Communicating during chaos: The struggle for information and aid during Hurricanes Irma and Maria

Boat stuck in mangroves
My parents (on deck) and I (in the mangroves) survey the damage the morning after category 5 Hurricane Maria. For 3 days we were stranded atop of the mangroves of Vieques at a 45° angle. At this point, we were unsure if the boat would sink if we were able to get her back in the water.

Courtesy of Katie Russell, September 22, 2017.

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Calm before the storm

When the reports said that another hurricane was building in the Atlantic it was no surprise. My family checked the weather every morning with a practiced wariness built on decades of Caribbean hurricane seasons. When the predicted track directed it over our little mooring in St. Thomas, United States Virgin Islands (U.S.V.I.), we prepared as we always did.

Not long after, there was talk of developing a new classification to describe the monster storm – category 6. The alarms sounded when Hurricane Irma was announced to be the strongest hurricane in recorded Atlantic history.

Despite those that would call us crazy, there was never any question as to whether we would leave our sailboat. We had lived aboard our 48-foot monohull, Verity, since I was an infant. So, we left St. Thomas for the secluded mangrove lagoons of Vieques, just 70 miles east of Puerto Rico. The strong mangrove roots anchoring us into place, we nestled ourselves back into the winding estuaries and waited out the storm.

Hurricane Irma

Perched on the bow as we sailed back into St. Thomas, I saw the desolation that was my beautiful island and my heart crumpled. The bright colors of a tropical paradise were gone. Every plant was dead, stripped of green from the wind and salt spray. Houses and their contents surged down hillsides, tumbling into the water. The shoreline was littered with broken and bleeding boats, the water cloudy and slick with dirt and chemical runoff. Gunshots rang out across the island from looting. The infrastructure along the coast was all but razed to the ground. It looked like a bomb had dropped.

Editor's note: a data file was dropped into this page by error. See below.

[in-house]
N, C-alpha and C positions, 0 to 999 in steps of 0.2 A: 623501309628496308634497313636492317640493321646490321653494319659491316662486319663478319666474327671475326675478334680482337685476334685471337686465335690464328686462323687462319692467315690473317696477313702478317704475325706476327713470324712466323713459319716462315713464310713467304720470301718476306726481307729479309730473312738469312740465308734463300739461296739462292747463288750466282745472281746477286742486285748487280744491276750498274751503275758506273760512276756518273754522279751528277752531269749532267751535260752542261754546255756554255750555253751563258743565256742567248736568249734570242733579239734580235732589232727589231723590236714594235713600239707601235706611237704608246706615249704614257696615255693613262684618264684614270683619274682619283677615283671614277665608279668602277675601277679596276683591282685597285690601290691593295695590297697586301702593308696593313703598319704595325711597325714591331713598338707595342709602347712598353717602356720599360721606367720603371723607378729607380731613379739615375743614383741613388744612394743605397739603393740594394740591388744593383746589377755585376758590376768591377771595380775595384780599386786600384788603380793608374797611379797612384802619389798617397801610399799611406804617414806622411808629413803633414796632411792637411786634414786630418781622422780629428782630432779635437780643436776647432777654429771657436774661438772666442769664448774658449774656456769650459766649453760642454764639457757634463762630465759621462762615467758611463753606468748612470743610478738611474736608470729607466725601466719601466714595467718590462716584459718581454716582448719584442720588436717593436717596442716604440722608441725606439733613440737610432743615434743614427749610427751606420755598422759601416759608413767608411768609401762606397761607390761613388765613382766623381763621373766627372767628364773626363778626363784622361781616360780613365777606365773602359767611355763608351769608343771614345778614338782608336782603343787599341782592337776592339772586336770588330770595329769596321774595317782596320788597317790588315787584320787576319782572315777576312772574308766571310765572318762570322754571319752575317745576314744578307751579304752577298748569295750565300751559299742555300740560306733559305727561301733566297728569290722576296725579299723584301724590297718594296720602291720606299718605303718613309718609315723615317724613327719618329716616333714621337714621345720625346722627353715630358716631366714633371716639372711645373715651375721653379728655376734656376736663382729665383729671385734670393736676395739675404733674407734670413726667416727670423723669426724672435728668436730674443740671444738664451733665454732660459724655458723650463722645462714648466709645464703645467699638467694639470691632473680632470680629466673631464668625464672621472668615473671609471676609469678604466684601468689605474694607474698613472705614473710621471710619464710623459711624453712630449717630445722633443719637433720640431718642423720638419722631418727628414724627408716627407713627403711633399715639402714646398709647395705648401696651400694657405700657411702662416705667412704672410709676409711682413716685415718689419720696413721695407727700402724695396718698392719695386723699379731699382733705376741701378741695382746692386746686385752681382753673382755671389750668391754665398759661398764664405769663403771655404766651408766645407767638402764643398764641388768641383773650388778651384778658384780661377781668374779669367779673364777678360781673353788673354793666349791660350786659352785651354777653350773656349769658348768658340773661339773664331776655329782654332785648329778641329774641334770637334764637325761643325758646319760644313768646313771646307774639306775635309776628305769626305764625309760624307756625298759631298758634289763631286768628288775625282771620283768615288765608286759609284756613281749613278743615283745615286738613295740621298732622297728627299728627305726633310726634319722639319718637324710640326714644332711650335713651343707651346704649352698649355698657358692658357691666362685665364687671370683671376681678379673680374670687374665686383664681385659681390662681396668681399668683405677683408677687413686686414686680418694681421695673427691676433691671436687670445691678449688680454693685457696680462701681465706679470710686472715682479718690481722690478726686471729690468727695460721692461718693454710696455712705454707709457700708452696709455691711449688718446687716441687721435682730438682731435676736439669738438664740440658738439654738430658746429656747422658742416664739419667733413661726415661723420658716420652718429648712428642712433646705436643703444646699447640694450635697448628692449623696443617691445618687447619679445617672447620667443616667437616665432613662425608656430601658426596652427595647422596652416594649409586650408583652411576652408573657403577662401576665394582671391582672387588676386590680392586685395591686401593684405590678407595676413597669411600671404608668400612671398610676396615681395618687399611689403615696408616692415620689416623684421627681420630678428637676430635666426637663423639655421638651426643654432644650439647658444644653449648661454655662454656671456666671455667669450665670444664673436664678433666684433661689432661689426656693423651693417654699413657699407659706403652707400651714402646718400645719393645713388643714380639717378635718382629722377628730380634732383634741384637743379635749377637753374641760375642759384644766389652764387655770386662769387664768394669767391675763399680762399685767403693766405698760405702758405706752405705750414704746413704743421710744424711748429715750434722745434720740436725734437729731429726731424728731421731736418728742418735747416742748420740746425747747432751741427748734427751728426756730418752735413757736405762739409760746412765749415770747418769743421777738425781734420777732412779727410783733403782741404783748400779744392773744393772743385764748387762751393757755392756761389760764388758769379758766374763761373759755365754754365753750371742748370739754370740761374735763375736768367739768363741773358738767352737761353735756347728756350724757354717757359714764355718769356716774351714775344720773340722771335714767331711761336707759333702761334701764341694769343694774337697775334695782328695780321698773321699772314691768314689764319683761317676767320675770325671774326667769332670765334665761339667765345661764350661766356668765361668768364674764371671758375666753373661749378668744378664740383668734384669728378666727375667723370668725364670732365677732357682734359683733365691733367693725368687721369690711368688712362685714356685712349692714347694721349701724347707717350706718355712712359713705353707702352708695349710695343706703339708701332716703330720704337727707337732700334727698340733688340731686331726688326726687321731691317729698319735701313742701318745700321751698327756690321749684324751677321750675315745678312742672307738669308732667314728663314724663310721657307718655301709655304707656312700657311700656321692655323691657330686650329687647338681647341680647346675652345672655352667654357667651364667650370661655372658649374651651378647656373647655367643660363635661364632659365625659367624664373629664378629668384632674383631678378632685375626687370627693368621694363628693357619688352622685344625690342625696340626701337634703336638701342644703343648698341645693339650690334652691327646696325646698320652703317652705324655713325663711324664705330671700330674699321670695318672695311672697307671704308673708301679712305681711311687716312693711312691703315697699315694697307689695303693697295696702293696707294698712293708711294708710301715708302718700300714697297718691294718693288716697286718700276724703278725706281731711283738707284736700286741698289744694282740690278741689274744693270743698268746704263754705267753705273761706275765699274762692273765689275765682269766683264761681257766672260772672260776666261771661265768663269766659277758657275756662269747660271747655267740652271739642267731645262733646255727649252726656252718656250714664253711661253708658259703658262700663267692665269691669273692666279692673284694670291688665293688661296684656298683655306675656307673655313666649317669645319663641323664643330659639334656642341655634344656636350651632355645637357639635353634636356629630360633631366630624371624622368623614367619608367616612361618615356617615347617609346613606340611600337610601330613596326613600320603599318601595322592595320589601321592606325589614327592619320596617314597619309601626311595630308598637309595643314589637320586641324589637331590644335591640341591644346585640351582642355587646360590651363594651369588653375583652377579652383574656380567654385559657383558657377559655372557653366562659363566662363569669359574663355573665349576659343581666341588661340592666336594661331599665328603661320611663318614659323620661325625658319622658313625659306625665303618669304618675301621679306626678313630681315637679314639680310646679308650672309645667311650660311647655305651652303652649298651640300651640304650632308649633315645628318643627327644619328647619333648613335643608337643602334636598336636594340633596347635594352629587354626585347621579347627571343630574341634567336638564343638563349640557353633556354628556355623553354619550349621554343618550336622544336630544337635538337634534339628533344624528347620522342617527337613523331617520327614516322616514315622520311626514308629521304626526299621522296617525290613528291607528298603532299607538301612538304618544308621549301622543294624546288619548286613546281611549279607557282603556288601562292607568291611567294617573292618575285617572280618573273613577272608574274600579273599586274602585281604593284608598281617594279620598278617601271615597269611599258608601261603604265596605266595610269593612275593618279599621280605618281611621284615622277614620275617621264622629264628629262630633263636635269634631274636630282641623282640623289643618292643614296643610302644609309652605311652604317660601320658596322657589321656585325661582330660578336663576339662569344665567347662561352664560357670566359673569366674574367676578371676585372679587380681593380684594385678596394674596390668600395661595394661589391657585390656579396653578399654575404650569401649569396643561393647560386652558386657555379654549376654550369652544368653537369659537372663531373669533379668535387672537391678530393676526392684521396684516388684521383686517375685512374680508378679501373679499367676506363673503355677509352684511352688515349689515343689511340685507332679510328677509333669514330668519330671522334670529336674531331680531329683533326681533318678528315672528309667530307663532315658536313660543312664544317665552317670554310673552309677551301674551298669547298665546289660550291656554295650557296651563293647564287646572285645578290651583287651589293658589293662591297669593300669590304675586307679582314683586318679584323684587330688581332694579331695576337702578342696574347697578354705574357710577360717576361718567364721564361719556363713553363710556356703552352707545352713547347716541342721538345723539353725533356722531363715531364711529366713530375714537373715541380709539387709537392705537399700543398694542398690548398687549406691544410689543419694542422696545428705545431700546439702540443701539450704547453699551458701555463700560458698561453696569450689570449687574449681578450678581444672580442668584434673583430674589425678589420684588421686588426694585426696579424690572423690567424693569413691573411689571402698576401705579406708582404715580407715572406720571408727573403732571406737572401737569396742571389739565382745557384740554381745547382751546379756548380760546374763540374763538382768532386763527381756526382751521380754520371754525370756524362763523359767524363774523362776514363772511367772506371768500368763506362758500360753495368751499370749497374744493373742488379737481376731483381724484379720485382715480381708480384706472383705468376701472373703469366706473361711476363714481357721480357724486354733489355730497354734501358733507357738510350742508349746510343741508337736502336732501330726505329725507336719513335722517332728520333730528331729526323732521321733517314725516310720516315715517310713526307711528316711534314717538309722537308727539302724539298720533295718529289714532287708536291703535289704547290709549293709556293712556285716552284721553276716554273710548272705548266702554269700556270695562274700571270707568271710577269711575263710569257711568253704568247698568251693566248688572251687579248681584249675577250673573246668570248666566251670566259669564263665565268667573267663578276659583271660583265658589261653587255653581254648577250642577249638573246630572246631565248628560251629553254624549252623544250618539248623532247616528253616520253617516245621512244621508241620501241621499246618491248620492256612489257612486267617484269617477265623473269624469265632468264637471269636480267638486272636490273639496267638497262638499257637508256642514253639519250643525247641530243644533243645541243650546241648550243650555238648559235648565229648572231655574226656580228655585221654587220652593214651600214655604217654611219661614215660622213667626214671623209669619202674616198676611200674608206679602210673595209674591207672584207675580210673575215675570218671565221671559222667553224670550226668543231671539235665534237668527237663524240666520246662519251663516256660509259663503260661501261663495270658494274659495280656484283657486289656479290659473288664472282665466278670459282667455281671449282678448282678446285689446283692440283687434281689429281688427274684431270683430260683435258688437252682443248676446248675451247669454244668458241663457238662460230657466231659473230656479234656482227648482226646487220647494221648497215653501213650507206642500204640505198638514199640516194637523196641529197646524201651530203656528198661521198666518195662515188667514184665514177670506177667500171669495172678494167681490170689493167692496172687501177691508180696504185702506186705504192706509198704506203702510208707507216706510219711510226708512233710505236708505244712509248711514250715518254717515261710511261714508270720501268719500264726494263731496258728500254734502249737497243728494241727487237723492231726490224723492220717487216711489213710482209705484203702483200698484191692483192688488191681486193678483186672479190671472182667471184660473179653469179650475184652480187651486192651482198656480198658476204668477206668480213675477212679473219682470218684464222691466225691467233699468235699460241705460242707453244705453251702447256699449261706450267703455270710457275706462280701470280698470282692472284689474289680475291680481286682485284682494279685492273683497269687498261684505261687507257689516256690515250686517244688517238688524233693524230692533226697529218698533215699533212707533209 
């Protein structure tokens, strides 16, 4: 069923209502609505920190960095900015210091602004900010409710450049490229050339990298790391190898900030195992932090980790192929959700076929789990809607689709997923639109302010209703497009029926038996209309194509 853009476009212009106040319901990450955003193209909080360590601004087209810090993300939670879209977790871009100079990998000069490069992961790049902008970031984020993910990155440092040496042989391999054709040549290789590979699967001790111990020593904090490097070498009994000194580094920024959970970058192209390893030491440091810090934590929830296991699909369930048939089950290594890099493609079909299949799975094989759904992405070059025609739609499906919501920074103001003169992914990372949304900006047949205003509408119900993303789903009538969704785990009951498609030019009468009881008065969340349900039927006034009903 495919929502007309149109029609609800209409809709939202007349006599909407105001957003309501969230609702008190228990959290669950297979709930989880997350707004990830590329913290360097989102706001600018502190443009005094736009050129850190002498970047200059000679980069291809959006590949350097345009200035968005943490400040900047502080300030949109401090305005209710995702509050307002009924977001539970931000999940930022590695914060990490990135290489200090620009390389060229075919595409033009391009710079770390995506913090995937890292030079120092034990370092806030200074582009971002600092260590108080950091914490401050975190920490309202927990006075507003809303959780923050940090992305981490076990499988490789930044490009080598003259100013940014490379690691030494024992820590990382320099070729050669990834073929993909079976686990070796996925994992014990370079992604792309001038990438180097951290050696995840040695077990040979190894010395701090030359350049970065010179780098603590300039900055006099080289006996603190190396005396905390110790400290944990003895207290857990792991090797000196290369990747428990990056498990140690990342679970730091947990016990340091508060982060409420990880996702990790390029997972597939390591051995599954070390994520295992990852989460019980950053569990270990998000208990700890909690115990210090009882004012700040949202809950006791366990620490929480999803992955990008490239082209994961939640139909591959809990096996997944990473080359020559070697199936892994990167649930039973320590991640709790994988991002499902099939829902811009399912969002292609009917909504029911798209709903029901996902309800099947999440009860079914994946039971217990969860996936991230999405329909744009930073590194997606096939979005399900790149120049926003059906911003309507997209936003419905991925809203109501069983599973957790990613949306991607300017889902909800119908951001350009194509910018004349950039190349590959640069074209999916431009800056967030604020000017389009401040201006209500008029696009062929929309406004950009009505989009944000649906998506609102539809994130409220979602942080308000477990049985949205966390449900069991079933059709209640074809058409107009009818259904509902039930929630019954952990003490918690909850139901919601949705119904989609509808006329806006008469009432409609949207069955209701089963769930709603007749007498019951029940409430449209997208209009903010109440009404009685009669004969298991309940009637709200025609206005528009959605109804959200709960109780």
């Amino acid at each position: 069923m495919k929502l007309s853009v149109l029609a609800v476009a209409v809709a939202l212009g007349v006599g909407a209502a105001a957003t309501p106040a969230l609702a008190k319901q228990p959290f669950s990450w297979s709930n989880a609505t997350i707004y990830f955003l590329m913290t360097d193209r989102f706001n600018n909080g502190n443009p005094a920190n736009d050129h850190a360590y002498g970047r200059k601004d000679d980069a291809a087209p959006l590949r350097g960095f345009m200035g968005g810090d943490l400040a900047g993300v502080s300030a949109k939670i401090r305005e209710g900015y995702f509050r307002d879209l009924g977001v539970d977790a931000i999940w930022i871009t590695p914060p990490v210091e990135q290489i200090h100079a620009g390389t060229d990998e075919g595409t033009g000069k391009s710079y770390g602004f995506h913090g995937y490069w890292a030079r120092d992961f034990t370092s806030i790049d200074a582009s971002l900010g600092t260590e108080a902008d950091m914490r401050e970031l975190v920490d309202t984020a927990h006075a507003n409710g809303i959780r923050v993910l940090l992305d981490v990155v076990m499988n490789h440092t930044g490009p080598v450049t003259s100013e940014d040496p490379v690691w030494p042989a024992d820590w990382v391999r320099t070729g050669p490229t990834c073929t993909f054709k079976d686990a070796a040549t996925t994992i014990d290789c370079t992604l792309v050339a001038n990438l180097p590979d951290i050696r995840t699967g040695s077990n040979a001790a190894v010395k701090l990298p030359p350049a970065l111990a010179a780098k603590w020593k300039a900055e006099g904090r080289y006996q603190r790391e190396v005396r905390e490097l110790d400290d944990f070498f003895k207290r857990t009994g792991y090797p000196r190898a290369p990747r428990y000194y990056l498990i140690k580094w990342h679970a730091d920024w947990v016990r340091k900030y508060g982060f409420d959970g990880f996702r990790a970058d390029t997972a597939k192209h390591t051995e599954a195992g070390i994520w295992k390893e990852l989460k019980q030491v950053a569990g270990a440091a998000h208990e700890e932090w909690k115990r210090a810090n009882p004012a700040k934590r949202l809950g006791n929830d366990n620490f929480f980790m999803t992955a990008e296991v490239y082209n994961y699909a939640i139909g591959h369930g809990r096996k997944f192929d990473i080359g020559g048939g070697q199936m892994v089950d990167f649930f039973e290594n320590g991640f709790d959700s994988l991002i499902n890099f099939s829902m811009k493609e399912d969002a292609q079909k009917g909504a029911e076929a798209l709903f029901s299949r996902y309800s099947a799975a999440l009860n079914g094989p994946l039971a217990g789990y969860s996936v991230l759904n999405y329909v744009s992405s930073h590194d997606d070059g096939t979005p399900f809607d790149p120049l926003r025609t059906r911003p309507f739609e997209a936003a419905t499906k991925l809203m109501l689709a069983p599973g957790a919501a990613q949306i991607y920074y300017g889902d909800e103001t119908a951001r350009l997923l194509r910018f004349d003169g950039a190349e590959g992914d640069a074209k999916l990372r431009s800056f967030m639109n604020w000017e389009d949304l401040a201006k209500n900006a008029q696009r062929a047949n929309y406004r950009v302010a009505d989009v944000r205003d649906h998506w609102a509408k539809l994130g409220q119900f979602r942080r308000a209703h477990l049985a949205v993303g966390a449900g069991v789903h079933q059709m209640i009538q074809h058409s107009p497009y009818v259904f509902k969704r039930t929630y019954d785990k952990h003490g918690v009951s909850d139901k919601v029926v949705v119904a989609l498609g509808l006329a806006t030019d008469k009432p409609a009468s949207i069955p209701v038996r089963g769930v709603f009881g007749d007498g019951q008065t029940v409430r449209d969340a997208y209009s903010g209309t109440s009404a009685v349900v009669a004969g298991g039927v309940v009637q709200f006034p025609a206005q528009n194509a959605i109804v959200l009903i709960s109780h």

As our shell-shocked community attempted to make sense of the damage, we struggled to obtain the basic necessities. People crawled out of mangled homes into the blinding destruction to face the new reality of surviving in a disaster zone. The roads were impassable, electricity a distant dream. Puerto Rico and St. Croix were sending aid, oblivious to the disaster brewing on Irma’s heels.

During Hurricane Irma, I sit in the cockpit of Verity watching my neighbors’ boats collide in 185 mph wind, unable to get to them without risking mine and my family’s safety. (Sue Russell, Sept. 6, 2017)

Hurricane Maria

Less than two weeks later, my family was forced to retreat again to Vieques for category 5 Hurricane Maria. Our little estuary saw the eyewall of the storm shortly after it pummeled St. Croix and before it decimated Puerto Rico.

The early morning hours of Sept. 20, 2017, will forever haunt me. The screeching howl of the 175mph wind as though it was a nightmare given life; the full-body jolt of the lines that held us in place snapping one by one; the window being sucked right out of its frame; rain water gushing in, flooding the floor boards; the printer sailing through the air across the salon, smashing into pieces a foot from my head; the screeching of the mangrove branches digging into the hull.

The next morning revealed the damage: all of our windward side lines had snapped or uprooted the massive mangroves from the earth. Verity had been picked up by the storm surge and deposited on top of the mangroves at a 45° angle. We lived like that for three days.

In the end, we were absurdly lucky. Our neighbors put together their collective expertise and hauled our 23-ton boat back into the water. I sailed away from Vieques immensely grateful for our lives and our home. 

A communication issue